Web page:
Massage has been used for thousands of years – dating back to 2500 BC – to treat a number of psychological and physical ailments. Ancient Chinese physicians would prescribe massage for diseases and injuries. Fast-forward to present day, and though the field of massage has broadened, no technology has come close to replacing skillful therapists. Techniques from massage therapy have been incorporated into physical therapy and sports recovery, proving that massage is an essential ingredient in athletic recovery and readiness.
Sports massage is a specialized series of techniques that aid in sports pathologies, stimulating muscle repair, and promoting a sense of calm. Sports massage can be broken up into even more subsets, and it is crucial to discuss with a therapist which form is best for you. Massage therapists are educated and trained on each form, and the techniques utilized can vary significantly between sessions based on what your goals are.
Ever get the jitters before a race? (Who hasn’t?) Psychological stressors such as performance anxiety lead to your fight-or-flight response being continuously activated, resulting in physical effects such as tremors, hyperventilation, and increased blood pressure. It’s easy to imagine how these physical responses can lead to an increased risk of injury. You can get ahead of the pack on race day by doing your “homework” with a massage. One study on pre-competition massage found that athletes who received a pre-competition massage with relaxation as the goal ended up with a decrease in blood pressure.(13)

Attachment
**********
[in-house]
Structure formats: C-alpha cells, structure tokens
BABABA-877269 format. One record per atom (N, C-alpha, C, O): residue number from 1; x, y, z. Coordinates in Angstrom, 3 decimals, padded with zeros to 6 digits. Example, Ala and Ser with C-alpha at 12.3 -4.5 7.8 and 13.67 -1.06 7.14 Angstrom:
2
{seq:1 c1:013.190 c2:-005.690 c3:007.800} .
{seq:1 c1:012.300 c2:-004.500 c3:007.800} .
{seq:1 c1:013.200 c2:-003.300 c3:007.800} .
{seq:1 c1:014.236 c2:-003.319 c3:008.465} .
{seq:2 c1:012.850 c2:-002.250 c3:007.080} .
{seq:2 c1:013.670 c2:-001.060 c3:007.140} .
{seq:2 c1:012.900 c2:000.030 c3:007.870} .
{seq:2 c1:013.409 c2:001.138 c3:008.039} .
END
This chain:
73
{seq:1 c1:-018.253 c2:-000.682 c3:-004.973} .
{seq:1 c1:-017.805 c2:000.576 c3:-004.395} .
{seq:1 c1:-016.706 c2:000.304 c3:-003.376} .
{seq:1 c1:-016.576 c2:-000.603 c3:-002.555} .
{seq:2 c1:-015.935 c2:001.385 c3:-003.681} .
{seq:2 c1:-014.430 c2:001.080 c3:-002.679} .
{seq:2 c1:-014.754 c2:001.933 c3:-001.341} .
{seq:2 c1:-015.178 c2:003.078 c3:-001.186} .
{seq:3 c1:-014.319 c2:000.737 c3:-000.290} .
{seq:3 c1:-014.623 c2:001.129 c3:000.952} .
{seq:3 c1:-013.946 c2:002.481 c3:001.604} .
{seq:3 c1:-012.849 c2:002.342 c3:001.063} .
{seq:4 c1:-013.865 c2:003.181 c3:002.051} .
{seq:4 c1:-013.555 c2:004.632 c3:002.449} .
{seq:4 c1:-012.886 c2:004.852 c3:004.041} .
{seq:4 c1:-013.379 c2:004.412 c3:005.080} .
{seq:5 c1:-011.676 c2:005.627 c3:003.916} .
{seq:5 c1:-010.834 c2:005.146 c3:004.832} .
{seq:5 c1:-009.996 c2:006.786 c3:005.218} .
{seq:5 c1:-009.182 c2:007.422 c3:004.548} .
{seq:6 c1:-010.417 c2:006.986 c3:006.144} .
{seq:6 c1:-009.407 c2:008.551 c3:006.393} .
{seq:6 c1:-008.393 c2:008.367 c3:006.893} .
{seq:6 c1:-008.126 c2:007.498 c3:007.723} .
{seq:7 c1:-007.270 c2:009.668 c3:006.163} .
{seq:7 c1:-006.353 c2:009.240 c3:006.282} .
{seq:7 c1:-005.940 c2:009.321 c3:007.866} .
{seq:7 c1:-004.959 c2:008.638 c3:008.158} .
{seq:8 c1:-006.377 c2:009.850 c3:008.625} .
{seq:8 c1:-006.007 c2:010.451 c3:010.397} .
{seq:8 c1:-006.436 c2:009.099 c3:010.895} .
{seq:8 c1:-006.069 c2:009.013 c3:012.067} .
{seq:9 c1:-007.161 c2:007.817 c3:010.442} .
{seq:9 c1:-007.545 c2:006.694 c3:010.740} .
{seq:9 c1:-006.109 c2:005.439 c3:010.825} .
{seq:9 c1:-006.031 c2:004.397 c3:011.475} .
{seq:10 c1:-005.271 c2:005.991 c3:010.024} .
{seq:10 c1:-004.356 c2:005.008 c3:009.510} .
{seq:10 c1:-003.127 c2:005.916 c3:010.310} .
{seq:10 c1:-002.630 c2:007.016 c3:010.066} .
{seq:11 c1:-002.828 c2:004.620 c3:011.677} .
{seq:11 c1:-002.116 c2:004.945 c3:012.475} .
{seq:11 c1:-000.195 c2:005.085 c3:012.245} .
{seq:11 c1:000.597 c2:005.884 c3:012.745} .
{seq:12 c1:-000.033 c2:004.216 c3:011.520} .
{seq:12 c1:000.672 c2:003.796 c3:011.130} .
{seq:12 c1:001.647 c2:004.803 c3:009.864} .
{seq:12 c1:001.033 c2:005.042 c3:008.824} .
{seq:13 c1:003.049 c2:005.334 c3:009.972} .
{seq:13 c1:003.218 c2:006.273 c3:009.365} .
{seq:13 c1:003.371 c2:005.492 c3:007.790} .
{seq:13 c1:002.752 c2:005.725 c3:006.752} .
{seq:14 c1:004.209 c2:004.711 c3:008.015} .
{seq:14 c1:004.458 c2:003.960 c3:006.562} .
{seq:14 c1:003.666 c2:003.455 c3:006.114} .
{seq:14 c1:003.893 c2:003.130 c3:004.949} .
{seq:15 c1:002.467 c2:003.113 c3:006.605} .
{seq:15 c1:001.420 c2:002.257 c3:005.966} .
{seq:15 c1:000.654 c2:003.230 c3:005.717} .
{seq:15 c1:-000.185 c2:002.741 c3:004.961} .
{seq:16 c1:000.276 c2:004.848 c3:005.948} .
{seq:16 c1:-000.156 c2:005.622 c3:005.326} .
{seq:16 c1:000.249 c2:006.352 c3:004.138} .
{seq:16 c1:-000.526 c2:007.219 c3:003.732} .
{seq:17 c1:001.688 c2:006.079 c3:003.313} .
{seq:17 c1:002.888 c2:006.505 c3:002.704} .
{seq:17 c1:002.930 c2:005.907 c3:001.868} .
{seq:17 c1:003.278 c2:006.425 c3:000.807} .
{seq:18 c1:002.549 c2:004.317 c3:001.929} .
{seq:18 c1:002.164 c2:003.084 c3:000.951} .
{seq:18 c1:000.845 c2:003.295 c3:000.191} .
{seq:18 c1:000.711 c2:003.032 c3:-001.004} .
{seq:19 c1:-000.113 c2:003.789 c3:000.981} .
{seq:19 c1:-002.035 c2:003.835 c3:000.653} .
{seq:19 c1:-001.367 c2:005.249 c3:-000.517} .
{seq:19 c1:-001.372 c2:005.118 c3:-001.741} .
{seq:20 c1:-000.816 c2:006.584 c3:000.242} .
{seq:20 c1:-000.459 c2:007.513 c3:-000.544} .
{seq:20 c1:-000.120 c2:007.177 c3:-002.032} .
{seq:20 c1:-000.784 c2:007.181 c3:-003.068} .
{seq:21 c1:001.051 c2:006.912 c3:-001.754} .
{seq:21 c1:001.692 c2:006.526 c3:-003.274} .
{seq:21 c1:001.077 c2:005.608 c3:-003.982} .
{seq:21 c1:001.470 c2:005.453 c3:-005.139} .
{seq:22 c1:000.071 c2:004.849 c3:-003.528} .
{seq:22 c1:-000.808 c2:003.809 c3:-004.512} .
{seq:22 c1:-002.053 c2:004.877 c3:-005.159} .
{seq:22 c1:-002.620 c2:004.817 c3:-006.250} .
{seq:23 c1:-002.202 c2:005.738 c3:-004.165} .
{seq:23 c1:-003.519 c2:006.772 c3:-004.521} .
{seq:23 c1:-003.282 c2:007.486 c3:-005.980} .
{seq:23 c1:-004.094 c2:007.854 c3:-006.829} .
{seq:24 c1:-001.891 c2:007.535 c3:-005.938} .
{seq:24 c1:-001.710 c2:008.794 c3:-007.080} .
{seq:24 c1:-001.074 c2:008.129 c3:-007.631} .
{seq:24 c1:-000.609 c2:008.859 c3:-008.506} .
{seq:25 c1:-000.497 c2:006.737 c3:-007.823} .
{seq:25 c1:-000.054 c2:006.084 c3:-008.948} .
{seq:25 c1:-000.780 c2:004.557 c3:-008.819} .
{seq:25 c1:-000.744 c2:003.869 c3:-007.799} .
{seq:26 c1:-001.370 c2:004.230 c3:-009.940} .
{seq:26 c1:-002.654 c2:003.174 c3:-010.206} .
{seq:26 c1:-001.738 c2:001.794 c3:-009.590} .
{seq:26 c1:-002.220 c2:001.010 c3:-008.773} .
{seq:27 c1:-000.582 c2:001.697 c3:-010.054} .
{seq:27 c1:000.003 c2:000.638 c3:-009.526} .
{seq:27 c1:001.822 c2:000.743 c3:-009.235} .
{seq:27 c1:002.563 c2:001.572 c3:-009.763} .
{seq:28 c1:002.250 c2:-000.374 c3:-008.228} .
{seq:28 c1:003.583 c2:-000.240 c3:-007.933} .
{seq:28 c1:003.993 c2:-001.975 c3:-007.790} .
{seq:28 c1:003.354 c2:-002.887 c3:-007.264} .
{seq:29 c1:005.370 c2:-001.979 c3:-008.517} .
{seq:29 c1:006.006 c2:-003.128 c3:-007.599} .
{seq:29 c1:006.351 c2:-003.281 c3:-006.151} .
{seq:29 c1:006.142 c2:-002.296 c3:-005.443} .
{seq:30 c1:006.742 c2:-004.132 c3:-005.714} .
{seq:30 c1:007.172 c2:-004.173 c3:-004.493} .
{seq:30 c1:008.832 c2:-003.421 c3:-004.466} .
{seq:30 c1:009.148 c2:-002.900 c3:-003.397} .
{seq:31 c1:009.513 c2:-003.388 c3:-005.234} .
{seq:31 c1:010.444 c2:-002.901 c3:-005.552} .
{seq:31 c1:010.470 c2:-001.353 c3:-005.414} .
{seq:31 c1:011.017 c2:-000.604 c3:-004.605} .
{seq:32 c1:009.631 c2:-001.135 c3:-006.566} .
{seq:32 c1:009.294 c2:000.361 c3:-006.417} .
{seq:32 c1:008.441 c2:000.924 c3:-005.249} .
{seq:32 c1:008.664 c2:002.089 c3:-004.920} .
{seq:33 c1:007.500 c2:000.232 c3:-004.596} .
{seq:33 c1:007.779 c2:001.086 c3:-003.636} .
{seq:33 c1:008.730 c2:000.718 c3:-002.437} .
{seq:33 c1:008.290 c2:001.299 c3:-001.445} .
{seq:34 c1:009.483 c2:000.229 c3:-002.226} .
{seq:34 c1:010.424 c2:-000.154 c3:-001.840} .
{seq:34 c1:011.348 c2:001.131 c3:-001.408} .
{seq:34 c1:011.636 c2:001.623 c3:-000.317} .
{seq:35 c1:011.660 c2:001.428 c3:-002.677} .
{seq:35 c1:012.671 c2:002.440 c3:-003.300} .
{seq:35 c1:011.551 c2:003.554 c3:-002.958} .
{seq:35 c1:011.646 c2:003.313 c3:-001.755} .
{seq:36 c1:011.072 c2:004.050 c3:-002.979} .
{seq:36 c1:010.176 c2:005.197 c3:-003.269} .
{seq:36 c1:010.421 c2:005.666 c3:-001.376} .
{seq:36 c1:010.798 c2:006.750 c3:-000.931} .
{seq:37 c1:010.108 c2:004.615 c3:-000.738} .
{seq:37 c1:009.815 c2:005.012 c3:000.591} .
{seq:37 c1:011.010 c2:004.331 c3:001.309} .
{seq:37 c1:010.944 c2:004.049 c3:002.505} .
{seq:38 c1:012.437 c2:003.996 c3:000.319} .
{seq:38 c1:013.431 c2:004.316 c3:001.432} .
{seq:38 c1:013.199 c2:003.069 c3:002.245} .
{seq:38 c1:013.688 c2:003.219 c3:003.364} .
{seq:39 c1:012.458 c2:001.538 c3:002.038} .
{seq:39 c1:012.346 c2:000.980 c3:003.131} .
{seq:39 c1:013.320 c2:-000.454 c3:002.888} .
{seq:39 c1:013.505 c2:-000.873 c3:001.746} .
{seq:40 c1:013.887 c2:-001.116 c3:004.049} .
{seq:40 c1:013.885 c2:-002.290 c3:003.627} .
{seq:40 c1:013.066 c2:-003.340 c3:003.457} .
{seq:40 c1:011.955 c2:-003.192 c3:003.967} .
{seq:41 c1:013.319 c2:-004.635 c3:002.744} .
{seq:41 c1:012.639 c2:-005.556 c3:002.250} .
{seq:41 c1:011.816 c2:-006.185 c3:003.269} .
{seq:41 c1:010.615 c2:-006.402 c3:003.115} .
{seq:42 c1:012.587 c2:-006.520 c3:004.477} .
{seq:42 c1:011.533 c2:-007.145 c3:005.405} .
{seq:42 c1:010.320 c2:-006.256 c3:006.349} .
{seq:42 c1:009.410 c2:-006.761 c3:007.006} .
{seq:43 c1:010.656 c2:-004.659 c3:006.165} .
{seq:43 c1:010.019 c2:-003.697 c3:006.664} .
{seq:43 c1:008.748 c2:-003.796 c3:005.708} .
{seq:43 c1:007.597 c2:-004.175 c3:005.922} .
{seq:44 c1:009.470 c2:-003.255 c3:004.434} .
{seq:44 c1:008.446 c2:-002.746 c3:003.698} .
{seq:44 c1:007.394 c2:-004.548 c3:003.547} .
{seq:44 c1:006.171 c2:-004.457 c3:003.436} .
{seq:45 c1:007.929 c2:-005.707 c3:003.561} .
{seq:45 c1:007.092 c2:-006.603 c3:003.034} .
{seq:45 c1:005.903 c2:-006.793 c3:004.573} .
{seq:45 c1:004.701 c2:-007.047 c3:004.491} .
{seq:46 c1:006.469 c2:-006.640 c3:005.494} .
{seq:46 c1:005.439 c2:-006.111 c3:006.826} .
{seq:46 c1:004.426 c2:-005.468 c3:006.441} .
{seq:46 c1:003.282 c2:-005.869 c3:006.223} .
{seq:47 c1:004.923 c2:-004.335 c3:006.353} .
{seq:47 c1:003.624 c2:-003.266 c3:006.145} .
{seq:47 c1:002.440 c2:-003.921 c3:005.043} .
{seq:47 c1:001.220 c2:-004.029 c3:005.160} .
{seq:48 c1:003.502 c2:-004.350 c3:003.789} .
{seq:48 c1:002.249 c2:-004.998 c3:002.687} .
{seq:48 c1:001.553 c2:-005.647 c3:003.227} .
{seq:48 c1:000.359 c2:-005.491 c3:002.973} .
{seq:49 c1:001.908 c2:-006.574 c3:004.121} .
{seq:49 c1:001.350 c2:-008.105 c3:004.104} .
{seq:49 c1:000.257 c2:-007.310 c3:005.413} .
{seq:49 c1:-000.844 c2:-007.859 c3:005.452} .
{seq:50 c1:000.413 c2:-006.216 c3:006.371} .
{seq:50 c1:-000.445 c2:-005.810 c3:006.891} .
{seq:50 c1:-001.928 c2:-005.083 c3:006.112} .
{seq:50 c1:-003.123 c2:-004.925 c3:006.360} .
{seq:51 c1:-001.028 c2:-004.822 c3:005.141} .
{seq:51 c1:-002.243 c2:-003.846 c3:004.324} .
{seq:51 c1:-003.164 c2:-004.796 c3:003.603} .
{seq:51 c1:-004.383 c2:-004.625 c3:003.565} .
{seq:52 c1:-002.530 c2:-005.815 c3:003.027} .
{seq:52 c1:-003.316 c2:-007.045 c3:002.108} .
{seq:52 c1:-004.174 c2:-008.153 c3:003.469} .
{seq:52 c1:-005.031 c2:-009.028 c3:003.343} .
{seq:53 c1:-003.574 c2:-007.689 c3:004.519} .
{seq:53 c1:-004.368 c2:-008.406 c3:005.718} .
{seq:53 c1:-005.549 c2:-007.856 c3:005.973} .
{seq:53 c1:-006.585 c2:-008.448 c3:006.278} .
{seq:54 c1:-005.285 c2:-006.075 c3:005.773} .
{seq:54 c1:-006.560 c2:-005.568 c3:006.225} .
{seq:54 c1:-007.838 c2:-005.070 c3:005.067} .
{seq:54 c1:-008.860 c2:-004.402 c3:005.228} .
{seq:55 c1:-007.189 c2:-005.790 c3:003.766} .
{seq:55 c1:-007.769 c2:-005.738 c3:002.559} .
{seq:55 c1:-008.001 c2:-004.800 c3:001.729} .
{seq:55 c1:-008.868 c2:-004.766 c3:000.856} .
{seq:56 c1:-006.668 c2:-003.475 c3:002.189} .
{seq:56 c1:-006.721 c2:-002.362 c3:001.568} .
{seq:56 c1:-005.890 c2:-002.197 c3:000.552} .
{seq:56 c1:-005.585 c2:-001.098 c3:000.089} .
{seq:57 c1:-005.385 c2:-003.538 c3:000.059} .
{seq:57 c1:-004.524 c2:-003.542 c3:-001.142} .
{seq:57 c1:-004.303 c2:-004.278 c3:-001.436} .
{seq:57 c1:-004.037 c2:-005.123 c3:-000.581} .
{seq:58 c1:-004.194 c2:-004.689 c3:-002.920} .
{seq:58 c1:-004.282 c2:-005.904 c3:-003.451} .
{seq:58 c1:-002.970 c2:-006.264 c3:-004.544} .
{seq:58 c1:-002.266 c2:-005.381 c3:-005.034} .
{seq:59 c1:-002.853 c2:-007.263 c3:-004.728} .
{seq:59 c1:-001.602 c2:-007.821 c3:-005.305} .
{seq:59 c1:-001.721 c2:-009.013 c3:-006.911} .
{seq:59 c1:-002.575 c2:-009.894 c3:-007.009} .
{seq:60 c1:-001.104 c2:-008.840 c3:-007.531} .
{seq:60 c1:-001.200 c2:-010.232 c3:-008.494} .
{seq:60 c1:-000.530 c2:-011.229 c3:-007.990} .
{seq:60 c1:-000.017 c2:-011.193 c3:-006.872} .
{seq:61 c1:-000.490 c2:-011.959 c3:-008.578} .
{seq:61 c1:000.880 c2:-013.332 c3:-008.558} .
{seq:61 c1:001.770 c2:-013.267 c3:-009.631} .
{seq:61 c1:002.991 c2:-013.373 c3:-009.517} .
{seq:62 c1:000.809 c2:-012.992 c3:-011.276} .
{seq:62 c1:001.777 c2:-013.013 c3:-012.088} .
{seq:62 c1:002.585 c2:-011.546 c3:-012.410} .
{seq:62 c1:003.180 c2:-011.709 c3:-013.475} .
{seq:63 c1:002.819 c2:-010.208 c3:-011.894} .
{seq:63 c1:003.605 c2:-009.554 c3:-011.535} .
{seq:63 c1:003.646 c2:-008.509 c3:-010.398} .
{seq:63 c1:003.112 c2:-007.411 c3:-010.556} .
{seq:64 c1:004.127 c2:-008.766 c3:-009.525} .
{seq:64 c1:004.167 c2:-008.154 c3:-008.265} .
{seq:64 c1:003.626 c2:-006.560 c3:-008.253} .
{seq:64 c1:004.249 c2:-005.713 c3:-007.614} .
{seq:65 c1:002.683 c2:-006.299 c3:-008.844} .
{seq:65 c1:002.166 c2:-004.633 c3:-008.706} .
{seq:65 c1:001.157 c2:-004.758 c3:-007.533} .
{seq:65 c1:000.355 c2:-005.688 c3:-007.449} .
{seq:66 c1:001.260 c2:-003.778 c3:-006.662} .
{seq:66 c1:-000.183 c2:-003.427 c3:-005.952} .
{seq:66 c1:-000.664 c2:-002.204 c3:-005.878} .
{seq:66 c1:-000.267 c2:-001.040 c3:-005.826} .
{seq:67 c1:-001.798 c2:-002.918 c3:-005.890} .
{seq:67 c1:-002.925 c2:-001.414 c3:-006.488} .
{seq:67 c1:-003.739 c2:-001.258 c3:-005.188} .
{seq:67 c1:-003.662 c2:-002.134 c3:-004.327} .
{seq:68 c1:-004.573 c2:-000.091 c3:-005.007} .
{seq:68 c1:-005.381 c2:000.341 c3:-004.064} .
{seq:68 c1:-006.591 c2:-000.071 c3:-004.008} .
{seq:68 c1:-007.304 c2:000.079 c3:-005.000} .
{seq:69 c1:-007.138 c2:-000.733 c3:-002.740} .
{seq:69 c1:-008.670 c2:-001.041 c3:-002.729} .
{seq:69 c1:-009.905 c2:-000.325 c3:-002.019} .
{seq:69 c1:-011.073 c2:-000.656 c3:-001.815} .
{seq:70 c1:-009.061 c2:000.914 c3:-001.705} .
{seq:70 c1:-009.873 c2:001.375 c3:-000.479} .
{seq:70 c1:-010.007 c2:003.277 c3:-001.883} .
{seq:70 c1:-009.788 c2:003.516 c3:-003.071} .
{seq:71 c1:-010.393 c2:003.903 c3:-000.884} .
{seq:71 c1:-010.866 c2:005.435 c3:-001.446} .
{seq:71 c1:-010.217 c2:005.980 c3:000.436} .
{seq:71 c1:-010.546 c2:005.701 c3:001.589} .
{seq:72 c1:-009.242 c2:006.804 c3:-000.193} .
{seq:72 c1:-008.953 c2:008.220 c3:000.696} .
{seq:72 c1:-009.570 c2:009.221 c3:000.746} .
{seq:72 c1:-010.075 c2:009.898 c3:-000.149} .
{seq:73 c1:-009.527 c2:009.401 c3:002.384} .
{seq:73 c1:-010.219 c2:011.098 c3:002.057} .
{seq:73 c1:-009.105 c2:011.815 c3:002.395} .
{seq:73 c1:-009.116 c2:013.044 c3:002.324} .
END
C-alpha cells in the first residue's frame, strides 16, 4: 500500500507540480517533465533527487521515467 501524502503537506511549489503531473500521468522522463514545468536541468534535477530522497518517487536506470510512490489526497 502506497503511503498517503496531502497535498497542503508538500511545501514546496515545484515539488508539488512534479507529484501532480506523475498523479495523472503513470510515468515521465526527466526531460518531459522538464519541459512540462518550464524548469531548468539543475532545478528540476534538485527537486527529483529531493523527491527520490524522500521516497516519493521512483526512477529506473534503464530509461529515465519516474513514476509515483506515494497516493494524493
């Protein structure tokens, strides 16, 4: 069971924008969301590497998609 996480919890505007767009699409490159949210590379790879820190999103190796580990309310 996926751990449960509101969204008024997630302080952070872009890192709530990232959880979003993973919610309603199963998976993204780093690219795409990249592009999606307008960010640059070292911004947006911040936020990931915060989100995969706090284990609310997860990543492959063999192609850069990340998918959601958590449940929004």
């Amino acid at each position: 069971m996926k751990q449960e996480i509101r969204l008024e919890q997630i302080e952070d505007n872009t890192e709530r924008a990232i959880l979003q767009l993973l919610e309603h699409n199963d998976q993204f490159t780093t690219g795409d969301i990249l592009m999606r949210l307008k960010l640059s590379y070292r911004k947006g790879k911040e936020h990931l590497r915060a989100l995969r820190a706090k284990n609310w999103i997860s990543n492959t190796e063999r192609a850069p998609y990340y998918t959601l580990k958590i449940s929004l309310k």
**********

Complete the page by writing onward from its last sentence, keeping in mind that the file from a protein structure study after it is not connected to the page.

Massage interventions have also been proven to increase range of motion.(14) One study even demonstrated that adults who received a 5-minute massage between strength tests recovered faster, fatigued less, and performed better on subsequent testing compared to stretching and passive rest.(15) Techniques including friction have also been associated with improved circulation and cutaneous blood flow. A case study on a runner with chronic runner’s knee was able to return to run a full season after undergoing massage for IT band release after traditional methods failed.(16)
Before your next race or following a hard workout, talk to one of Fixt Movement’s massage therapists to discuss what massage would be best for you based on your training regimen.
By Fixt Intern Jodie Davis
13 Jerrilyn A. Cambron, Jennifer Dexheimer, and Patricia Coe. The Journal of Alternative and Complementary Medicine. February 2006, 12(1): 65-70. doi:10.1089/acm.2006.12.65.
14 Barlow, A et al. “Effect of Massage of the Hamstring Muscle Group on Performance of the Sit and Reach Test.” British Journal of Sports Medicine 38.3 (2004): 349–351. PMC. Web. 13 Apr. 2016.
15 Brummitt, Jason. “The Role of Massage in Sports Performance and Rehabilitation: Current Evidence and Future Direction.” North American Journal of Sports Physical Therapy : NAJSPT 3.1 (2008): 7–21. Print.
16 Pettitt, Robert, and Angela Dolski. “Corrective Neuromuscular Approach to the Treatment of Iliotibial Band Friction Syndrome: A Case Report.” Journal of Athletic Training 35.1 (2000): 96–99. Print.